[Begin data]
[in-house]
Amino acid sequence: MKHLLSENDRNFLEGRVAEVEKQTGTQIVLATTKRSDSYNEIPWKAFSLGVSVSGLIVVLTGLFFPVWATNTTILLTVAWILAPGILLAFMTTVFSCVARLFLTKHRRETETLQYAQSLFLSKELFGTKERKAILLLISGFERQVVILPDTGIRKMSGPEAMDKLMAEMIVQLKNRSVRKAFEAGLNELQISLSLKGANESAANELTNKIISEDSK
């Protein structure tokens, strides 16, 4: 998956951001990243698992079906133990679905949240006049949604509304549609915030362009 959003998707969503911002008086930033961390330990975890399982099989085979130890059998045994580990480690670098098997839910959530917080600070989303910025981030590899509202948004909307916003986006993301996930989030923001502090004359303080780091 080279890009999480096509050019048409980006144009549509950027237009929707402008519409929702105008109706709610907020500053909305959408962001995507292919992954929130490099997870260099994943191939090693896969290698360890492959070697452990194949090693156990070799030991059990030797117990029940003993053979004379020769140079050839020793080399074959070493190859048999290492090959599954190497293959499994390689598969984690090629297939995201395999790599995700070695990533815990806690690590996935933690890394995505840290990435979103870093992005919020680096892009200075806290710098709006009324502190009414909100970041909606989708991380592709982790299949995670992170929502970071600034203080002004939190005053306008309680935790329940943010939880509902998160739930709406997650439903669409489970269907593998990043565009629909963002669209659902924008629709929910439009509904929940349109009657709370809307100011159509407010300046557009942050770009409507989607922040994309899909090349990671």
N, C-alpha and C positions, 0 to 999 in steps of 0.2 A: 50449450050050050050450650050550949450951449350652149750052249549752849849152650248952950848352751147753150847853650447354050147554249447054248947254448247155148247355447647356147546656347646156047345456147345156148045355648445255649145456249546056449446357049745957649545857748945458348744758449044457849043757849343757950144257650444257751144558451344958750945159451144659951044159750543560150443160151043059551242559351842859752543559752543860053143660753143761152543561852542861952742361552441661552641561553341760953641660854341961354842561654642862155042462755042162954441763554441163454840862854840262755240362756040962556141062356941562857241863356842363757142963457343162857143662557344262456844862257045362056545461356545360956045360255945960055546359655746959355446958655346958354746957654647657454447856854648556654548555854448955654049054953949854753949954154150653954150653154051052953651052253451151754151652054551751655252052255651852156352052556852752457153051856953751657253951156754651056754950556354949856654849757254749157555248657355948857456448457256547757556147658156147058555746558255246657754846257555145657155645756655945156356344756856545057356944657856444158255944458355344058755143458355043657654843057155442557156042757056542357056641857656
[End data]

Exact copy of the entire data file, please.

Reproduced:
[in-house]
Amino acid sequence: MKHLLSENDRNFLEGRVAEVEKQTGTQIVLATTKRSDSYNEIPWKAFSLGVSVSGLIVVLTGLFFPVWATNTTILLTVAWILAPGILLAFMTTVFSCVARLFLTKHRRETETLQYAQSLFLSKELFGTKERKAILLLISGFERQVVILPDTGIRKMSGPEAMDKLMAEMIVQLKNRSVRKAFEAGLNELQISLSLKGANESAANELTNKIISEDSK
């Protein structure tokens, strides 16, 4: 998956951001990243698992079906133990679905949240006049949604509304549609915030362009 959003998707969503911002008086930033961390330990975890399982099989085979130890059998045994580990480690670098098997839910959530917080600070989303910025981030590899509202948004909307916003986006993301996930989030923001502090004359303080780091 080279890009999480096509050019048409980006144009549509950027237009929707402008519409929702105008109706709610907020500053909305959408962001995507292919992954929130490099997870260099994943191939090693896969290698360890492959070697452990194949090693156990070799030991059990030797117990029940003993053979004379020769140079050839020793080399074959070493190859048999290492090959599954190497293959499994390689598969984690090629297939995201395999790599995700070695990533815990806690690590996935933690890394995505840290990435979103870093992005919020680096892009200075806290710098709006009324502190009414909100970041909606989708991380592709982790299949995670992170929502970071600034203080002004939190005053306008309680935790329940943010939880509902998160739930709406997650439903669409489970269907593998990043565009629909963002669209659902924008629709929910439009509904929940349109009657709370809307100011159509407010300046557009942050770009409507989607922040994309899909090349990671």
N, C-alpha and C positions, 0 to 999 in steps of 0.2 A: 50449450050050050050450650050550949450951449350652149750052249549752849849152650248952950848352751147753150847853650447354050147554249447054248947254448247155148247355447647356147546656347646156047345456147345156148045355648445255649145456249546056449446357049745957649545857748945458348744758449044457849043757849343757950144257650444257751144558451344958750945159451144659951044159750543560150443160151043059551242559351842859752543559752543860053143660753143761152543561852542861952742361552441661552641561553341760953641660854341961354842561654642862155042462755042162954441763554441163454840862854840262755240362756040962556141062356941562857241863356842363757142963457343162857143662557344262456844862257045362056545461356545360956045360255945960055546359655746959355446958655346958354746957654647657454447856854648556654548555854448955654049054953949854753949954154150653954150653154051052953651052253451151754151652054551751655252052255651852156352052556852752457153051856953751657253951156754651056754950556354949856654849757254749157555248657355948857456448457256547757556147658156147058555746558255246657754846257555145657155645756655945156356344756856545057356944657856444158255944458355344058755143458355043657654843057155442557156042757056542357056641857656